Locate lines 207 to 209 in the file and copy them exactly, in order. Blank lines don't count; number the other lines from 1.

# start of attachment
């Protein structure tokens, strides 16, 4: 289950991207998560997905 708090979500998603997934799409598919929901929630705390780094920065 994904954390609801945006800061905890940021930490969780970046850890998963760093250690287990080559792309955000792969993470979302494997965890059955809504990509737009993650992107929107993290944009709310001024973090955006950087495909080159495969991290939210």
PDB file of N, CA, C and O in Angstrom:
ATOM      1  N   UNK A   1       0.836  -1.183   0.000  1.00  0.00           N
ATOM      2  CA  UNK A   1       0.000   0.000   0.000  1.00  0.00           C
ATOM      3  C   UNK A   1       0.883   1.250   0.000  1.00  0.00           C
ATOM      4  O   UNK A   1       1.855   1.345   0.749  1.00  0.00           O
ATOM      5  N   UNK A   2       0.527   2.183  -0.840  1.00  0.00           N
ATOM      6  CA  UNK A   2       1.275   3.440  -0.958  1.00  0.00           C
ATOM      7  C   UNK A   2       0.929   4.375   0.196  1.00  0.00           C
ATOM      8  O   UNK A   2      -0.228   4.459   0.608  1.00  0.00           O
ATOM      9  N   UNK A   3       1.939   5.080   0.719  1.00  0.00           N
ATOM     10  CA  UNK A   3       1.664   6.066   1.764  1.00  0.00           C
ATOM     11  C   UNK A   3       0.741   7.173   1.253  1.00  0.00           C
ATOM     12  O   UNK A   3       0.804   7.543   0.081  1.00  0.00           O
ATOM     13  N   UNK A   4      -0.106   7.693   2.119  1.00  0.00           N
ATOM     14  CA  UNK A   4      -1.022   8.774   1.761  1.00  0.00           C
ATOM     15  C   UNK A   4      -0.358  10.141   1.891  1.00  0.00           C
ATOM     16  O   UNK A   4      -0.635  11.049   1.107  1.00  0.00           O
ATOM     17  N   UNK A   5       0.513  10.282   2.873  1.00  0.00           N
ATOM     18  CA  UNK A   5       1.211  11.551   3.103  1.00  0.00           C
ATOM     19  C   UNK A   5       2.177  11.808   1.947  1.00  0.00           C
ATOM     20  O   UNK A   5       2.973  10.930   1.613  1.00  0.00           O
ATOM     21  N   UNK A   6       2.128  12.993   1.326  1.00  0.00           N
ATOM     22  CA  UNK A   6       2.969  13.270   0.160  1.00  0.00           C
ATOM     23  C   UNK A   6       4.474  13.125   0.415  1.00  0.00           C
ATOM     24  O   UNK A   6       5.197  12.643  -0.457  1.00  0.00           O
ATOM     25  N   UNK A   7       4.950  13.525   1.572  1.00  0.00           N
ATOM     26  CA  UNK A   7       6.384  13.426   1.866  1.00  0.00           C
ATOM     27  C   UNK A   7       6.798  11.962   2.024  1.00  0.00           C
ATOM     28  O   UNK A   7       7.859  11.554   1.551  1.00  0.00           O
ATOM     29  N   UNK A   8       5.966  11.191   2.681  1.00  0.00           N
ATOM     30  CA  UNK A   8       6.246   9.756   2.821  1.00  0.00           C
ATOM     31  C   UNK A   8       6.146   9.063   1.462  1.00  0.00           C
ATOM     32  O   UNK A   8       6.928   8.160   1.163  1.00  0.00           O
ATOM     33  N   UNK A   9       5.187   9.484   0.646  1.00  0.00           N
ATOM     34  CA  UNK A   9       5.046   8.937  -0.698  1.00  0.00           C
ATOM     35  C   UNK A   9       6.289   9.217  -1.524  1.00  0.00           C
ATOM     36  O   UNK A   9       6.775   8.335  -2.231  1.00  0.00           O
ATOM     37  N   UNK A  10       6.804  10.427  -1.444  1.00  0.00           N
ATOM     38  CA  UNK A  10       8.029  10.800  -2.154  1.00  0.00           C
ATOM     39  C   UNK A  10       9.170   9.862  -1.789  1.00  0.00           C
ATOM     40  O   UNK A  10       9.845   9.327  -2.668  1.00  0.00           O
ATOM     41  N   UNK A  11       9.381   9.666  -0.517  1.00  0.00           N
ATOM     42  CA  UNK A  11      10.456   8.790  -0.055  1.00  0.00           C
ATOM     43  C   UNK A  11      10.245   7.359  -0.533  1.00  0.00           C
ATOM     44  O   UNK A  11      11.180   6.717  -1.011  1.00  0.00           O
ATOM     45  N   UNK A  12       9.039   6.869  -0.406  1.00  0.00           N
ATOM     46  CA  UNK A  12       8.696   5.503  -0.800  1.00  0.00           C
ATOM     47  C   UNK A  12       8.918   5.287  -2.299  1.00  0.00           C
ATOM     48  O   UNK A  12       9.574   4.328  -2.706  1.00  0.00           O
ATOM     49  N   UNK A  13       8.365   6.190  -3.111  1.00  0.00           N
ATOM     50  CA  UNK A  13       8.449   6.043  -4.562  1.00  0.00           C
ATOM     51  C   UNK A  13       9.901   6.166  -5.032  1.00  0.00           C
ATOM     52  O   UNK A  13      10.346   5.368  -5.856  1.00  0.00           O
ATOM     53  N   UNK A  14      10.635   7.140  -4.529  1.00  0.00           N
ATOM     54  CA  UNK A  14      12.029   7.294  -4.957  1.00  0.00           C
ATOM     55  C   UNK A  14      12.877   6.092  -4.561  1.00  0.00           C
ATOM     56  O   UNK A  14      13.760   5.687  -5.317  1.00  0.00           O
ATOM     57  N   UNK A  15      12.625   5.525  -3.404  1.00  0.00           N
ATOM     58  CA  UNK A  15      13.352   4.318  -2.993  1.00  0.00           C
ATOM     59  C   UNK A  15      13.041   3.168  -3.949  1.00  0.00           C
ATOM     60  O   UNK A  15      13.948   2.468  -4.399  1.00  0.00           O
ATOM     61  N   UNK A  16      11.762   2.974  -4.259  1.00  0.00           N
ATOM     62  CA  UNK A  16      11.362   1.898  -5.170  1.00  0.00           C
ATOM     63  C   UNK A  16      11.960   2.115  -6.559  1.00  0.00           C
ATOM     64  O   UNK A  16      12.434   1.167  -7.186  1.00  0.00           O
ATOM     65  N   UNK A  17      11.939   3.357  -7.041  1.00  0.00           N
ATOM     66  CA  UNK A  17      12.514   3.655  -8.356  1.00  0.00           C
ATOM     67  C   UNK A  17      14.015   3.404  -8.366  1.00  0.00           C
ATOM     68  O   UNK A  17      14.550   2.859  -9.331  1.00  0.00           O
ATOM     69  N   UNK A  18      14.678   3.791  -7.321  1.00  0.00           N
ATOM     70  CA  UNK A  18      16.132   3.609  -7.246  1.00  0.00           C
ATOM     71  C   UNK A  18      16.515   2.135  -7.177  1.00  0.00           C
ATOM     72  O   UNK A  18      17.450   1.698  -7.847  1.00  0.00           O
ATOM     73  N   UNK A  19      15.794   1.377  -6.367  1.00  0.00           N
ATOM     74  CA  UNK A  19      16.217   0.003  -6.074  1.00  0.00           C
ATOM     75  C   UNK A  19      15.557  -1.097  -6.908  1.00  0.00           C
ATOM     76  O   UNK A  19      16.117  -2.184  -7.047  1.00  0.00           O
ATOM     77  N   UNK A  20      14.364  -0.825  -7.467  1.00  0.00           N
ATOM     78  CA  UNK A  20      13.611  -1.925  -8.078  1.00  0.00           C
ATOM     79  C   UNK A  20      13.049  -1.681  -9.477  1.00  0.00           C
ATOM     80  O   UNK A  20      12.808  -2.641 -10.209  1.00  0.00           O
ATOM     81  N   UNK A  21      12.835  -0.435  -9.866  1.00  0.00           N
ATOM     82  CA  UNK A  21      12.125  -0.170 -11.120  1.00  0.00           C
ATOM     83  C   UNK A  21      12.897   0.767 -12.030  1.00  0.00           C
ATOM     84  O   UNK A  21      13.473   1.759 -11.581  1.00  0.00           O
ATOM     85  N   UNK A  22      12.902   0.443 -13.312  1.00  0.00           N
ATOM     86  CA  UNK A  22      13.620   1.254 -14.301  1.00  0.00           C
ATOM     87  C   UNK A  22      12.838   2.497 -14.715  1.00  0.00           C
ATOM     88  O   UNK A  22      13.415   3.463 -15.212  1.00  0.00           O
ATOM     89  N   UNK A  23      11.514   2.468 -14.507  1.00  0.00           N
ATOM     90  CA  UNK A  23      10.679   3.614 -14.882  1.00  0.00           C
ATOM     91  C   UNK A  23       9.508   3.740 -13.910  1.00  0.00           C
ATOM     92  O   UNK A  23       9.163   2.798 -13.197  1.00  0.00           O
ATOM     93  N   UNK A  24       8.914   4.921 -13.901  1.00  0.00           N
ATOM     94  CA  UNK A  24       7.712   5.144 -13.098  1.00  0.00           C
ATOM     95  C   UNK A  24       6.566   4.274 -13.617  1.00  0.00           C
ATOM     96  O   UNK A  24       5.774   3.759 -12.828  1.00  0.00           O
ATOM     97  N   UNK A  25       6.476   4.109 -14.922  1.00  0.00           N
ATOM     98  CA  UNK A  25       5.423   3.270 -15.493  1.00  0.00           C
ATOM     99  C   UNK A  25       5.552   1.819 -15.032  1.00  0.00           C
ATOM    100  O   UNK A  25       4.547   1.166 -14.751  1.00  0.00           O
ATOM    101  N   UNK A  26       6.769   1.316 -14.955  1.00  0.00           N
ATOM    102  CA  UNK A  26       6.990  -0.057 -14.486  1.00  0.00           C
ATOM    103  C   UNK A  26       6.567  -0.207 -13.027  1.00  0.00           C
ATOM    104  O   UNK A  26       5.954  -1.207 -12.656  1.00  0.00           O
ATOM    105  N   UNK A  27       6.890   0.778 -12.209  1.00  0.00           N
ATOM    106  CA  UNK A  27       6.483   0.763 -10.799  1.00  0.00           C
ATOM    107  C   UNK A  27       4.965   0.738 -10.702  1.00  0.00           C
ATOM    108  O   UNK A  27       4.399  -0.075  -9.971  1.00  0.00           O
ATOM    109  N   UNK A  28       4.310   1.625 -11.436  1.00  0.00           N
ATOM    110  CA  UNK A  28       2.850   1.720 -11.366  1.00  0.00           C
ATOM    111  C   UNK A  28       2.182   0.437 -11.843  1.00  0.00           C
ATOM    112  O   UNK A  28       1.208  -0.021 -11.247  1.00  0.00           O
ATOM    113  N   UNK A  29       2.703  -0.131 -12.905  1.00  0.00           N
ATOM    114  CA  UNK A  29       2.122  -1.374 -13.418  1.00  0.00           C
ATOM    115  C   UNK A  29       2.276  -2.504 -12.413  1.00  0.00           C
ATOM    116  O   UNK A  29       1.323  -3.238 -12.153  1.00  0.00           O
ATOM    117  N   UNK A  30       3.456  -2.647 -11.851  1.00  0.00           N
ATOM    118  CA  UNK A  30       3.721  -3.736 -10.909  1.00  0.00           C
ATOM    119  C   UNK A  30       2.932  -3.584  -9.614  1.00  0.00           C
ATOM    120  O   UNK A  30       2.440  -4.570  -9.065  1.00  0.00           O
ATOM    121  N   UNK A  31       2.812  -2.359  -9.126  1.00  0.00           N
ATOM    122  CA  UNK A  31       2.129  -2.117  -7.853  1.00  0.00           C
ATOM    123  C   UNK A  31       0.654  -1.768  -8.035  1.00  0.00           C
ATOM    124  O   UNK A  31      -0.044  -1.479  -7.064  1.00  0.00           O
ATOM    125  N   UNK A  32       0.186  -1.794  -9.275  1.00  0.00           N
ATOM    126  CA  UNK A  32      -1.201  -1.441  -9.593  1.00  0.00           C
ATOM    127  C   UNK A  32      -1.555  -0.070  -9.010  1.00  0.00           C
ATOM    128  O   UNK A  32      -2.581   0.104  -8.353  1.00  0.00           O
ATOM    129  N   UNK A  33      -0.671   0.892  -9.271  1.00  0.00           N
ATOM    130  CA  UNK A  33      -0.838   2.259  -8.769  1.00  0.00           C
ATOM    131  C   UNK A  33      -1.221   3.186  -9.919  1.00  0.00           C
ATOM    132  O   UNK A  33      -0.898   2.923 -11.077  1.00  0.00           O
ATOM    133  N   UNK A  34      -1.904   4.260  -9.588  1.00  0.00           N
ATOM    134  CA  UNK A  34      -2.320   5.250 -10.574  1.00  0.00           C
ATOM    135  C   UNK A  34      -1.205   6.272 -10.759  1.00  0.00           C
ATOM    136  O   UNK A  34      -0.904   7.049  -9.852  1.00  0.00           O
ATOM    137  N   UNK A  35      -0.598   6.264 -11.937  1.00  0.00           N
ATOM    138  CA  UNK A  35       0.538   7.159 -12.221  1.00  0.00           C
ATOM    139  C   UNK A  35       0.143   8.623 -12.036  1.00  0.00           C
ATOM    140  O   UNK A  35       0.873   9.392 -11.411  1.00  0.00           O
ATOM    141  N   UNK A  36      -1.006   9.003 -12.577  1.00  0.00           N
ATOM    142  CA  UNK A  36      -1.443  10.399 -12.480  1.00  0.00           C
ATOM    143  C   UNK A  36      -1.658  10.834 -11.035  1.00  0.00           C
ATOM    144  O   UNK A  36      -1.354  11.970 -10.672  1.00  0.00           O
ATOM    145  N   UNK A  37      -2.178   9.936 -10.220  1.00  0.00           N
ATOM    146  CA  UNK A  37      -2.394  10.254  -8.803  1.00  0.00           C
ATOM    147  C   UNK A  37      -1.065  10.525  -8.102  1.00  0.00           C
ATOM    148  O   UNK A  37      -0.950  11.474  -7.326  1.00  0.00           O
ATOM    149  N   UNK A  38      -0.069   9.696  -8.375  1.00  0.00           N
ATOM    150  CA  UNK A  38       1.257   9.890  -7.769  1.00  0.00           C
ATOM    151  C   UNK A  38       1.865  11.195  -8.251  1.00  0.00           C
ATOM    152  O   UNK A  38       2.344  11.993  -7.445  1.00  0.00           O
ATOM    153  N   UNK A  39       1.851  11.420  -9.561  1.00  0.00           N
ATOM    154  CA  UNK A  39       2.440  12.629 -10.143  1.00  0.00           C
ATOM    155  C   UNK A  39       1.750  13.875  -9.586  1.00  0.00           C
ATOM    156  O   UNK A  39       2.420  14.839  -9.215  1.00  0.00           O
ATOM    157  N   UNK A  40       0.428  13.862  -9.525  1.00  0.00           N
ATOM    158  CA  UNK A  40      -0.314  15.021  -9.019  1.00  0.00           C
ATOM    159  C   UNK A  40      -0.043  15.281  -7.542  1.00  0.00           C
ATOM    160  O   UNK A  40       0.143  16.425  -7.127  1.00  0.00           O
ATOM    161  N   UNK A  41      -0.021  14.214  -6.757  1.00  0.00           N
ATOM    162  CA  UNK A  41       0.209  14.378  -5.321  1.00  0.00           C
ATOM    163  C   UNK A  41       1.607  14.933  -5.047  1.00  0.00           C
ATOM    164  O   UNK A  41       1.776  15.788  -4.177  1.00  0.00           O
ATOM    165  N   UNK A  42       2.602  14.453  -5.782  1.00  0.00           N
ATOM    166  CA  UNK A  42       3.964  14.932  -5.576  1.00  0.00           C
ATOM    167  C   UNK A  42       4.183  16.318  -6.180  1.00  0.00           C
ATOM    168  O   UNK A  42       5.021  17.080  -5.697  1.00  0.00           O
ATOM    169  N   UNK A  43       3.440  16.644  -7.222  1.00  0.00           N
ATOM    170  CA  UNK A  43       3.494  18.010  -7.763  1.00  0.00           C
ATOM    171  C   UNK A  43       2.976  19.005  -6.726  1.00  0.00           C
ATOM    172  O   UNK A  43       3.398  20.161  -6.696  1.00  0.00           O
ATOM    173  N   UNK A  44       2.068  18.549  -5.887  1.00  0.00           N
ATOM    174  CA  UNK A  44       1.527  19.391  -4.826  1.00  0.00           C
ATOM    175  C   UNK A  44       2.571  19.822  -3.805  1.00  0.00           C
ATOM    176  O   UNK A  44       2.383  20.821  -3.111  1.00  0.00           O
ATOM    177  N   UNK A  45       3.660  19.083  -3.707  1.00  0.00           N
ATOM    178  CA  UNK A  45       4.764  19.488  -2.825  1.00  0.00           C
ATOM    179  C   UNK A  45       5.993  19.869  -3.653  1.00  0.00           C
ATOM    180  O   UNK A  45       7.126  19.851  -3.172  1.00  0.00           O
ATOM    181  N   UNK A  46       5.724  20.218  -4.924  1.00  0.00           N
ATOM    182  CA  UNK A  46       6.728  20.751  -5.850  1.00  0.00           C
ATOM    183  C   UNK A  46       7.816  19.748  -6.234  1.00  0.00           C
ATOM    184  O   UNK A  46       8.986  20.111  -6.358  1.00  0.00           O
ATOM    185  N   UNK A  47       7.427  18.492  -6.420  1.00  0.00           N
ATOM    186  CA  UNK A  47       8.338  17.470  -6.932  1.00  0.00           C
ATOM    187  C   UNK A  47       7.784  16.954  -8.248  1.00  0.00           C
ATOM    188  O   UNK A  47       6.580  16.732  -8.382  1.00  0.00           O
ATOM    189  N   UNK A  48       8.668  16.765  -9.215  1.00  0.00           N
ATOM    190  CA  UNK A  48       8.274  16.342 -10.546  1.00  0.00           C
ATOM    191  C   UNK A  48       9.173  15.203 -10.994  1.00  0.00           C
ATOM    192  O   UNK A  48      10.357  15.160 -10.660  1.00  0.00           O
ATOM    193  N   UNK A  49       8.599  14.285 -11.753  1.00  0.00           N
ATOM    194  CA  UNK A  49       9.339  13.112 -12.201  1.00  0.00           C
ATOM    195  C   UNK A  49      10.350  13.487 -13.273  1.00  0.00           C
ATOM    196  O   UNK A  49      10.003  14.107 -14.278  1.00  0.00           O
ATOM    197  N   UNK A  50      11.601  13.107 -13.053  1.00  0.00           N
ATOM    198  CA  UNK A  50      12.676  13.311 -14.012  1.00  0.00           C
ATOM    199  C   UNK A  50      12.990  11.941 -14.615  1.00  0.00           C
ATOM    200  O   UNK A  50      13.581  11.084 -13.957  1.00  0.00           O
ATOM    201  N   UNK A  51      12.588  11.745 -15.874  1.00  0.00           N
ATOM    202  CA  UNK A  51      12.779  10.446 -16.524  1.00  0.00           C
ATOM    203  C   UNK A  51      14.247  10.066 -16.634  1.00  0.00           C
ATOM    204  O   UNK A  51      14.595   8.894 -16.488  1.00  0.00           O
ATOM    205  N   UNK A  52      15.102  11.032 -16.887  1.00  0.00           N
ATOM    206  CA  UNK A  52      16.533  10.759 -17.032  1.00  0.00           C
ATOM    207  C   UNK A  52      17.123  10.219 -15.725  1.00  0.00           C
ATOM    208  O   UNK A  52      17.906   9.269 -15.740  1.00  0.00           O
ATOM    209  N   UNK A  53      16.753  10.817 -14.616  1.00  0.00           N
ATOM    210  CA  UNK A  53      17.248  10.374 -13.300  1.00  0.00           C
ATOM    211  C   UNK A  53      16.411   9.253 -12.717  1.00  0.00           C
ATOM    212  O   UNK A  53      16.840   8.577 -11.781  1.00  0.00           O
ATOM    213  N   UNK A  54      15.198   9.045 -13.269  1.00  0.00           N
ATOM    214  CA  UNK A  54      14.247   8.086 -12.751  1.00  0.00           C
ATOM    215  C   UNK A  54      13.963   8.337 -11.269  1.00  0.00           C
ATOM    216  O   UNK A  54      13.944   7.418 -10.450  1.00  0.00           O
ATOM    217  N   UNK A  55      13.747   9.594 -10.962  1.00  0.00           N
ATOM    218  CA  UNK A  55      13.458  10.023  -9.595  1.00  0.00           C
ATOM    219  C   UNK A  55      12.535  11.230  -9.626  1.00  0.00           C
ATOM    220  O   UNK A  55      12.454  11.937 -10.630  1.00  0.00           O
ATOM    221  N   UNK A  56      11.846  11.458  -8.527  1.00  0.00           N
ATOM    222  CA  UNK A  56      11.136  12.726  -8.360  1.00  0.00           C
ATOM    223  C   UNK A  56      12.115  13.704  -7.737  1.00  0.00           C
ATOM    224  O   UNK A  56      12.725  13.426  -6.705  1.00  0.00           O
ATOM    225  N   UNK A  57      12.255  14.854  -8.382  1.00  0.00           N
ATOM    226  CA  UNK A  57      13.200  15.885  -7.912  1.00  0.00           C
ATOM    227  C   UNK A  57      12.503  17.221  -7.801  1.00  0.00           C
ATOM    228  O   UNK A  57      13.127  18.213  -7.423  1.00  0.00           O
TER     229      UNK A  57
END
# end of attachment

ATOM    205  N   UNK A  52      15.102  11.032 -16.887  1.00  0.00           N
ATOM    206  CA  UNK A  52      16.533  10.759 -17.032  1.00  0.00           C
ATOM    207  C   UNK A  52      17.123  10.219 -15.725  1.00  0.00           C